Registration Dossier

Environmental fate & pathways

Endpoint summary

Administrative data

Description of key information

Additional information

Stability

n-Butyl acetate will hydrolyze slowly in contact with water. The hydrolytic half-life was estimated to be 78 d at pH 8 and 2 years at pH 7 (ECT, 2009).

Biodegradation

n-Butyl acetate is readily biodegradable according to OECD criteria in the Closed Bottle test (OECD 301 D: 83 % in 28 d, 10-d window met; Waggy et al., 1994).

In accordance with column 2 of REACH Annex IX, studies on the biodegradation in water and sediment as well as in soil do not need to be conducted as the substance is readily biodegradable.

Bioaccumulation

In accordance with column 2 of Annex IX, the study does not need to be conducted if the substance has a low potential for bioaccumulation. The log Kow of 2.3 for n-butyl acetate (OXEA, 2009; T10198) indicates a low potential for bioaccumulation. In addition, the substance is readily biodegradable (Waggy et al., 1995). Therefore and for reasons of animal welfare, a fish study is not performed.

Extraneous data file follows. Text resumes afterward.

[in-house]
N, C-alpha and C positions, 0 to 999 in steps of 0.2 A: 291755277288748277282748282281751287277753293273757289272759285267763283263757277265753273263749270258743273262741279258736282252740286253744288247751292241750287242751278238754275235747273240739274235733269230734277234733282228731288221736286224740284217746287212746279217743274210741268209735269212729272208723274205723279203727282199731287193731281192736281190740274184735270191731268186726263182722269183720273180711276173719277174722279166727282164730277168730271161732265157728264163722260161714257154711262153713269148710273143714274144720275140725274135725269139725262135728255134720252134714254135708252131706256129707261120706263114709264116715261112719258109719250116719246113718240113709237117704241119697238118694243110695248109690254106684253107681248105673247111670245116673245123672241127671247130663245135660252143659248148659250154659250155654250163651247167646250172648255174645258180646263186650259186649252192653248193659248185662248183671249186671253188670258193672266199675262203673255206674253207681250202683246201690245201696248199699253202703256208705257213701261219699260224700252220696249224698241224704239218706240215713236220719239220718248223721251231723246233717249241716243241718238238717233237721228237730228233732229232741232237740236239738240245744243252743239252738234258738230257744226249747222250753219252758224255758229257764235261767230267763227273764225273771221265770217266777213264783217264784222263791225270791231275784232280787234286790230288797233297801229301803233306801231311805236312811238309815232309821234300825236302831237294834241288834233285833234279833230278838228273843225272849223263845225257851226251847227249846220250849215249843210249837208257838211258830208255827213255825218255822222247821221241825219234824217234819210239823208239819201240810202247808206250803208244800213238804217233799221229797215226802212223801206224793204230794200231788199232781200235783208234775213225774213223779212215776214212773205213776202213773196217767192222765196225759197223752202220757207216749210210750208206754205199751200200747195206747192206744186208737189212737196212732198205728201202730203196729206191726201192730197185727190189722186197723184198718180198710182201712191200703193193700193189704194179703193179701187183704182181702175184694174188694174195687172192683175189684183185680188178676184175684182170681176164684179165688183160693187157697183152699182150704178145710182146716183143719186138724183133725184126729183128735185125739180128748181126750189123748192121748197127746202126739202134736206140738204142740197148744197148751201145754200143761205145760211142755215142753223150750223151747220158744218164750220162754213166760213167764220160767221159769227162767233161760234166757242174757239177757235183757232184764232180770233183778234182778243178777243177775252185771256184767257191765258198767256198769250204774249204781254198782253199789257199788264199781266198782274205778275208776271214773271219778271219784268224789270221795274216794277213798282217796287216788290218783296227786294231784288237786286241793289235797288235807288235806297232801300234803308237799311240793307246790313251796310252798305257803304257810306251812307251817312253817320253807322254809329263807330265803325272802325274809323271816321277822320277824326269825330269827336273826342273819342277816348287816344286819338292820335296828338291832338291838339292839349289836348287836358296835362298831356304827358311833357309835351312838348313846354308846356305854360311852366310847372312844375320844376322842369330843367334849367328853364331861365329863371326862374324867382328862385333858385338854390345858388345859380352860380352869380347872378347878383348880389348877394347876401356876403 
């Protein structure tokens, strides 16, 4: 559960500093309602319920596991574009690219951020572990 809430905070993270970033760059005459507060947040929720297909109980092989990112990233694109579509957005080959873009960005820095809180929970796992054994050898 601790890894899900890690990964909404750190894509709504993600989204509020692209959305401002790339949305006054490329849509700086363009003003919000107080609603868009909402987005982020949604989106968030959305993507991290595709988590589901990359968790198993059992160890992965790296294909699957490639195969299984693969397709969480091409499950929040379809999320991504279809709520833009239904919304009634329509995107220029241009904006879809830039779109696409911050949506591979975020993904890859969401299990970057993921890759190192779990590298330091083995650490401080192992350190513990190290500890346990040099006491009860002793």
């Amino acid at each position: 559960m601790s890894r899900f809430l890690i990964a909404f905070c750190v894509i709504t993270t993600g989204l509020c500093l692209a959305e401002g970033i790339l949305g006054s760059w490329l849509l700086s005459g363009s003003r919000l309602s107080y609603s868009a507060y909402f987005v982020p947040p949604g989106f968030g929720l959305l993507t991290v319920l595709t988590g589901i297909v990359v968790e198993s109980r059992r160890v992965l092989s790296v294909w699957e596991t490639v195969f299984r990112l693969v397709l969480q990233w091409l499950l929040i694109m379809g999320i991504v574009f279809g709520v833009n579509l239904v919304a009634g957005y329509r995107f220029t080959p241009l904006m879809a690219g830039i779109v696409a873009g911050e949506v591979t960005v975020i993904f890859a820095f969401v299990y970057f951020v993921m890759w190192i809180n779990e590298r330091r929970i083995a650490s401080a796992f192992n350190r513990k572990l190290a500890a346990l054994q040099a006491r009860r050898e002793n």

Based on a measured log Pow of 2.3, the BCF of n-butyl acetate was estimated to be 15 by using the BCFBAF program (v3.00).This estimate refers to the uncharged molecule. According to the BCF, n-butyl acetate has a low potential for bioaccumulation in aquatic organisms.

Transport and Distribution

In accordance with column 2 of REACH Annex VIII, the study does not need to be conducted since n-butyl acetate is readily biodegradable (Waggy et al., 1994) and has a low potential for adsorption due to a low octanol-water partition coefficient (log Kow = 2.3; OXEA, 2009). The adsorption coefficient (log Koc) was estimated to be less than 3 (MCI method: 1.3; Kow method: 1.8) using the KOCWIN (v2.00) program. The estimated Koc indicates that adsorption to soil is not to be expected.

 

The Henry's Law constant (HLC) of n-butyl acetate was experimental determined to be 28.5 Pa*m³/mol (Kieckbusch and King, 1976, as cited in ECT, 2009). The calculated value lies slightly above this value (HENRYWIN v3.20 41.6 Pa*m³/mol at 25 °C). Therefore, slow volatilisation is expected.

 

An experimental Henry's Law Constant (HLC) of 28.5 Pa*m³/mol at 25 °C was reported from the EPI Suite v4.00 database. Taking this value, volatilization half-lives of 3.3 h and 127 h were estimated for a model river and a model lake, respectively.